Liam Kennedy spoke to senior figures from Hewitt, Mercer and Watson Wyatt about the new partnership-based relationships that they are forging with their clients

John Belgrove, principal consultant, Hewitt

In common with some competitors, Hewitt has suffered high-profile departures in recent months and years from its London office. Kerrin Rosenberg, a veteran of 15 years, left last year to become UK CEO of Cardano while Sally Bridgland, who spent 20 years at Hewitt, left to become CEO of BP Pension Trustees Ltd.

But, according to John Belgrove, Hewitt’s investment division is now a “turn-around story”.

Some of the high-profile departures have not been directly replaced, but instead the investment consulting operation, headed in the UK by Andy Tunningley, has secured resources to pay for a new generation of specialists.

“The departure of some of the traditional consulting staff has allowed us not to replace them directly but to bring in more specialists and to reorganise us in line with the market, having core-specialist advice rather than personality-led advice,” says Belgrove. “Asset consulting has become central to the growth of the business. We have strong backing from Russ Fradin, our CEO.”

Hewitt has seen strongest growth in the last few years in what it calls directive consulting. Alongside that sits implemented consulting, which Hewitt calls delegated consulting. Here the service is for Hewitt to take the place of the investment committee, taking decisions and reporting back on them to the trustees.

Where are the lines of demarcation drawn? “We offer this both as a segregated approach with customisation and are at the very advanced stages of developing a pooled solution for this as well,” explains Belgrove. “This is designed to be a more efficient mechanism for the delivery of best ideas.”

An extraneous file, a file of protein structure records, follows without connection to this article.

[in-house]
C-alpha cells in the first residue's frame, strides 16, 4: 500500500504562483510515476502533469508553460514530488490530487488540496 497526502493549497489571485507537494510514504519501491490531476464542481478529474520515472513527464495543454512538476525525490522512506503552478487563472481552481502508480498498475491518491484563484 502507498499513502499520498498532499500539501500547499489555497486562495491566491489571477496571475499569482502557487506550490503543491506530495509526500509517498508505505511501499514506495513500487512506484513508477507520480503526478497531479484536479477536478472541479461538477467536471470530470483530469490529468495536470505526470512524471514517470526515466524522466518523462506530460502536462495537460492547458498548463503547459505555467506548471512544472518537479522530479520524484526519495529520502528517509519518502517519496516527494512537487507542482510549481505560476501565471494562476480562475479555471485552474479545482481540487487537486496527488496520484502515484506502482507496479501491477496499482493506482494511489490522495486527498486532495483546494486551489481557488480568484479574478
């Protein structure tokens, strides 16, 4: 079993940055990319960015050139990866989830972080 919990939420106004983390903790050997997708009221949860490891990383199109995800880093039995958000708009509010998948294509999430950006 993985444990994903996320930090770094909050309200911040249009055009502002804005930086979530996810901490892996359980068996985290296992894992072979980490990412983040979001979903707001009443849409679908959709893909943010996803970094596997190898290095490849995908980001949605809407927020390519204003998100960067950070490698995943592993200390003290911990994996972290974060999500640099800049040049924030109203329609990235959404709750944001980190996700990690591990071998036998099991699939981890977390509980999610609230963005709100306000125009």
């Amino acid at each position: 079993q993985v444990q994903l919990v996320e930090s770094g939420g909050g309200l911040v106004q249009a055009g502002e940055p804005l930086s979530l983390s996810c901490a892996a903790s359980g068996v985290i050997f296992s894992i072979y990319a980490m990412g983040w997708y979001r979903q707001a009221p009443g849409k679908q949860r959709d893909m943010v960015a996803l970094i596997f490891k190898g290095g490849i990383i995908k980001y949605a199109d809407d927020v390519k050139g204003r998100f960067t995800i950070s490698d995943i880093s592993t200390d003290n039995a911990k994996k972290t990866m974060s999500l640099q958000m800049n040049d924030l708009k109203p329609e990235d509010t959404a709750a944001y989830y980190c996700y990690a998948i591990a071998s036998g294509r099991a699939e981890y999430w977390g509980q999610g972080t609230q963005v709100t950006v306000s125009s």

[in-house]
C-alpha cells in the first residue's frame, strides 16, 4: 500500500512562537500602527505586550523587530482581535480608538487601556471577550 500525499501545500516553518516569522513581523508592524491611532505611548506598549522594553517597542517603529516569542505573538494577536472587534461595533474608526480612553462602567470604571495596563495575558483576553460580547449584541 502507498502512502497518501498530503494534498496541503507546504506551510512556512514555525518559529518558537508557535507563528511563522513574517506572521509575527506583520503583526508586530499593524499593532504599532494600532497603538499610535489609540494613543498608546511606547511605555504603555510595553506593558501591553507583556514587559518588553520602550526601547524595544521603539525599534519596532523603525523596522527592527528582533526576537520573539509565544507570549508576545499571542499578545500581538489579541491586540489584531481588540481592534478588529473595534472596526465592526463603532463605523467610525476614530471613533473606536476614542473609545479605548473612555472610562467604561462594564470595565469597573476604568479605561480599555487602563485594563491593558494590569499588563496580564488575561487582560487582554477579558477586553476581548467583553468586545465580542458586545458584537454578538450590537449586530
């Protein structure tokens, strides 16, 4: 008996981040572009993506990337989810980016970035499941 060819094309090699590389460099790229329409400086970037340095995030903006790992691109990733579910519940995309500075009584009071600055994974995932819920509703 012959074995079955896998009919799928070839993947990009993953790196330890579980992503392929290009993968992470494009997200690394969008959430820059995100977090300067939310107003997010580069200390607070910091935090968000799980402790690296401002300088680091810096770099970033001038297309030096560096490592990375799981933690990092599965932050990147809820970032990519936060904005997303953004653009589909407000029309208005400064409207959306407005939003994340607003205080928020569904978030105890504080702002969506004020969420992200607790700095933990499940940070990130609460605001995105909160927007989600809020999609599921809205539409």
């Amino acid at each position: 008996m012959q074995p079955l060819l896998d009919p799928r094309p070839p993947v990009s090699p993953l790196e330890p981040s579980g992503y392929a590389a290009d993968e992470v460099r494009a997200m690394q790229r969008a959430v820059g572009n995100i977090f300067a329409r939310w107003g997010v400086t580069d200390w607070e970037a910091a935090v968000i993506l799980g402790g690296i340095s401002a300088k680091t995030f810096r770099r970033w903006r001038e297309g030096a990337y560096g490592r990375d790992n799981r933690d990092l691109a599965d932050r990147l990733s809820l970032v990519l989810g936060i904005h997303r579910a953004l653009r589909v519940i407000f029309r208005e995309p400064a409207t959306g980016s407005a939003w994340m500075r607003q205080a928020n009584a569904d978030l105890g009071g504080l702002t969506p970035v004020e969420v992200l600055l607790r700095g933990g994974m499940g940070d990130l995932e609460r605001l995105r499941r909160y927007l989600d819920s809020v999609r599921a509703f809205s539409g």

Hewitt’s pooled fund offering will revolve around two poles - liability matching funds and a diversified, return generating fund, both on a multi-manager basis, implementing Hewitt’s best advice and ideas. “We are at a fairly advanced stage but have not yet launched the specific vehicles,” says Belgrove.

Andrew Kirton, worldwide partner and European head of investment consulting at Mercer

Mercer started work on its well-trailed move into multi-management some four years ago with the appointment of Brian Storms from UBS Global Asset Management to develop the investment platform that Mercer already had in Australia.

That move raised concerns about potential conflicts of interest when a consultant becomes a provider. But since then the boundaries between advice provision seem to have become more fluid. Mercer’s competitors have embraced implemented solutions and pooled multi-manager funds, and asset managers have entered the implemented solutions space in markets such as the Netherlands under the fiduciary management guise.